IN YOUR DAILY DOSE today are the results of research that has found a link between air pollution and obesity.
IN MAKING CHANGES today are strategies you can use to reduce your exposure to air pollution and reduce the effects on your body.
IN FACT OR FICTION you’ll discover a bit about the black, the brown and the speckled. You’ll find more when you click through to Fact or Fiction!
In The News
Researchers have discovered that lab rats who were kept in an environment replete with the highly polluted air from Beijing experienced both cardio-respiratory and metabolic dysfunctions after only three to eight weeks.
After only 19 days, pregnant rats and their offspring showed dangerous changes in their lungs and livers. These rats also experienced a 50 percent increase in the LDL cholesterol levels and a 46 percent higher triglycerides. These rats also suffered from an increase in insulin resistance and a precursor to type-2 diabetes.
The effects of the air pollution were less pronounced after three weeks than they were after eight weeks. This result suggests that long-term exposure may be needed to generate the continuous inflammation and metabolic changes that increase weight. Senior author and professor of global and environmental health at Duke University was quoted in Science Daily, saying, "Since chronic inflammation is recognized as a factor contributing to obesity and since metabolic diseases such as diabetes and obesity are closely related, our findings provide clear evidence that chronic exposure to air pollution increases the risk for developing obesity, If translated and verified in humans, these findings will support the urgent need to reduce air pollution, given the growing burden of obesity in today's highly polluted world."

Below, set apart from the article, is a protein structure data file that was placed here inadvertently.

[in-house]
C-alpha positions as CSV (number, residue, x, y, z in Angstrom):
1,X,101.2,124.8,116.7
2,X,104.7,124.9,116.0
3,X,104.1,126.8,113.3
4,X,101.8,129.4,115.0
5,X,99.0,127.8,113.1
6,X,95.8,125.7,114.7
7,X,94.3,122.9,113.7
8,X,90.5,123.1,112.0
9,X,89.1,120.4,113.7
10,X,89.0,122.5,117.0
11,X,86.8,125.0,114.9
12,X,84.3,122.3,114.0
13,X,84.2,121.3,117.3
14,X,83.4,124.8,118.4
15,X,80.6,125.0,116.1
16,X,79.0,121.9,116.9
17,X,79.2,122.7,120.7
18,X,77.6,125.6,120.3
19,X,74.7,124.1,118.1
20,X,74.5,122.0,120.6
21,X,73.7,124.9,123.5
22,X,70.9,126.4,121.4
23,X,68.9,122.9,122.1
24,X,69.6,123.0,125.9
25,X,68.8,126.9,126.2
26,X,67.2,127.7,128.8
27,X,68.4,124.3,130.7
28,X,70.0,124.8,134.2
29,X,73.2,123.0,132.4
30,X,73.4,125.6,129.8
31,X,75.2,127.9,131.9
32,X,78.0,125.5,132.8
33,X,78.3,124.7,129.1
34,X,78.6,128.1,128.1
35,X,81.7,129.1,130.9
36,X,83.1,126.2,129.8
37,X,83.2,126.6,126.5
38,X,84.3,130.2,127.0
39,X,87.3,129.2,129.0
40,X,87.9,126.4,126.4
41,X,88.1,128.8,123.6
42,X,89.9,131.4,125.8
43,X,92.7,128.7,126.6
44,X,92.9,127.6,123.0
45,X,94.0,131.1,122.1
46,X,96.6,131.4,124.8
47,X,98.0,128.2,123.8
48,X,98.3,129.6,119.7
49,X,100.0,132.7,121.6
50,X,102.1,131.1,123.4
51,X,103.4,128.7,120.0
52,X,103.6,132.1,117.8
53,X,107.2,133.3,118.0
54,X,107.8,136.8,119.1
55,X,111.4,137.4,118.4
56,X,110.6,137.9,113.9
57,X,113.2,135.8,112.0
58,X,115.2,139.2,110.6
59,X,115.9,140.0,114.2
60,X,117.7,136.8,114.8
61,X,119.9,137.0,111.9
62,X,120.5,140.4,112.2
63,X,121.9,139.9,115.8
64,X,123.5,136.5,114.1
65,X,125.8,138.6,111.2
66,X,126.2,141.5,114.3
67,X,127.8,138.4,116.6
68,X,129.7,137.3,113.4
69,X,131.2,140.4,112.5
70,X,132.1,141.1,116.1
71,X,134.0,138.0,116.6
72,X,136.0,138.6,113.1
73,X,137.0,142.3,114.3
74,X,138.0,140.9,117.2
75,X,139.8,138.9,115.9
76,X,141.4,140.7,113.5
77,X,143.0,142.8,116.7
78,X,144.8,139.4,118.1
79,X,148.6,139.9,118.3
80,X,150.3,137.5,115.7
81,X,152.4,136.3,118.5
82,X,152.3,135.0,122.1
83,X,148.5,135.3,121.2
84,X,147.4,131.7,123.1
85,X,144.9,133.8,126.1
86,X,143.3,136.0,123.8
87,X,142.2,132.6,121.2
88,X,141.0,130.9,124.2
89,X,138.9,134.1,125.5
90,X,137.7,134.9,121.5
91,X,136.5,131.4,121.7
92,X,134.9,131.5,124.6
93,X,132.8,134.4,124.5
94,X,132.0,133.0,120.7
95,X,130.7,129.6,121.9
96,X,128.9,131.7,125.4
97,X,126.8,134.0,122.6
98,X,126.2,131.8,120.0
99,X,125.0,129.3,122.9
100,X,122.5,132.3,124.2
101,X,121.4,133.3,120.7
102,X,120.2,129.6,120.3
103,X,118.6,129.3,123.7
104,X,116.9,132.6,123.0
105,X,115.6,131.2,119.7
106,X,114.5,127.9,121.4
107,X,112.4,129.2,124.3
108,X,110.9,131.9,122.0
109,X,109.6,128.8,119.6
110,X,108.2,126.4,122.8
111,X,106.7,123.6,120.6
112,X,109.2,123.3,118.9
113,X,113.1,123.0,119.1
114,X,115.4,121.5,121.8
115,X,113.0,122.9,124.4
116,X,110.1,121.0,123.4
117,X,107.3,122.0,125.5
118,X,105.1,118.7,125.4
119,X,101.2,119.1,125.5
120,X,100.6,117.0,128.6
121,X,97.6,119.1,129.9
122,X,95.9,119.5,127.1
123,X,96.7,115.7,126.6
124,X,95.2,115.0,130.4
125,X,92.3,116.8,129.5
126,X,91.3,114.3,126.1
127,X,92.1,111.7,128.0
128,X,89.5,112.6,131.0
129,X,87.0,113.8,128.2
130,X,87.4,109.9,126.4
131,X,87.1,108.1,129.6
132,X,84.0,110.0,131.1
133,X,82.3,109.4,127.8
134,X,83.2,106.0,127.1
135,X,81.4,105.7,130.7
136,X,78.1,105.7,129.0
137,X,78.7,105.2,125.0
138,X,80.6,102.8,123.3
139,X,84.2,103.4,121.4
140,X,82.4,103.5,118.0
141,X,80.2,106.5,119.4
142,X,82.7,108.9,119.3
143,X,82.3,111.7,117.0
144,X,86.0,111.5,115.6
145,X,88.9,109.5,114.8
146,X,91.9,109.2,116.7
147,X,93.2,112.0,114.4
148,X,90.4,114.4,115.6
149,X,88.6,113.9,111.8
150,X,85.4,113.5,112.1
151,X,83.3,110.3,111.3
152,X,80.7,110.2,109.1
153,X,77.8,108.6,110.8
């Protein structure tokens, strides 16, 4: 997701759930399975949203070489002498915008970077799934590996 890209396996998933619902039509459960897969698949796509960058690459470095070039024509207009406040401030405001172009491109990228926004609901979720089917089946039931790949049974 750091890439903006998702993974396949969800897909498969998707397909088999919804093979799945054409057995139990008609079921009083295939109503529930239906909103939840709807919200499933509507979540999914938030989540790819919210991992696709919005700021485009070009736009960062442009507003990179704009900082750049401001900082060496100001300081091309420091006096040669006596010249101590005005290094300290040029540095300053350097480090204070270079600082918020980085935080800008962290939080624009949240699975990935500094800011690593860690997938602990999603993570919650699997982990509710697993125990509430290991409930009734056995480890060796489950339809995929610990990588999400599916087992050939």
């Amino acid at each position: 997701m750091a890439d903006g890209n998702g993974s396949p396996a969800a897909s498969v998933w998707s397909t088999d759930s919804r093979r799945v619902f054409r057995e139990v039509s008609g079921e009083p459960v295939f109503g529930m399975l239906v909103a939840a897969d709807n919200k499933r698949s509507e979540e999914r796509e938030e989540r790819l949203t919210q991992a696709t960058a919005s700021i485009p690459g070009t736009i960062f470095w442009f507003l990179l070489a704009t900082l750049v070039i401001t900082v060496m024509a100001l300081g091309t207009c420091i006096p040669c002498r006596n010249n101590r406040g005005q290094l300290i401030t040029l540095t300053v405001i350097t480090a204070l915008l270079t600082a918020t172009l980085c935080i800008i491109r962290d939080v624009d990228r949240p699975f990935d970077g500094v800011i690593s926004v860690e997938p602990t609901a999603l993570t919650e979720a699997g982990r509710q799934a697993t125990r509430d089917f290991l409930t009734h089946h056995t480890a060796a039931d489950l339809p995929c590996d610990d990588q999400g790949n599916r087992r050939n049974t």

Daily Health Tip
You spend a great deal of your time in your home or office each day. You can reduce the amount of air pollution to which you are exposed each day when car for the air in your home and office. There are a few very simple strategies you can use, including staying indoors during times when you are notified that the outdoor air has higher pollution ratings.
Air pollution is present in every major city and even in your home, no matter where you live. Here are several ways of reducing the pollution you breathe in every day.
1. Get rid of the “air fresheners” and fabric softeners you use. Each are loaded with scents that damage your neurological system. They have good smelling scents and other chemicals that reduce your ability to smell.
2. One of the most common indoor air pollution is from cigarette smoke. If you have a smoker who lives with you, ask them to smoke outside. Smoking in any other room of the home distributes the toxic agents through your ventilation system.
3. Household cleaners and chemicals give off toxic fumes. You might not smell them in your home, but they are there. If you don’t believe it, walk down the cleaning aisle in your local store. You’ll smell the chemicals that are emitted from the bottles. The same amount comes out from the bottles in your home too.
4. Other indoor pollution can be from scented candles, irritating perfumes, allergens, wood-burning stoves and fireplaces, increasing levels of radon and carbon monoxide, and older buildings which are full of asbestos and formaldehyde.
5. Remove the carpeting in your home if you can. The carpet is full of chemicals to make it fire retardant and traps and keeps dust and dust mites.
My Daily Affirmation
My relationship with food is healthy and I have the desire and willpower to continue this positive mindset. I enjoy being able to leave the old, needy mindset behind.
I recognize the triggers that lead to emotional eating and stop these triggers in their tracks. I am free of food cravings that tempt me to resort to my old ways. I use food to fill my stomach instead of some void in my mind.
Fact Or Fiction?
In today’s fact or fiction you’ll discover some pretty fun facts about bears - the brown, the black and the speckled. Click here to find out more!
Have a wonderful day!
Your Healthy Life America Team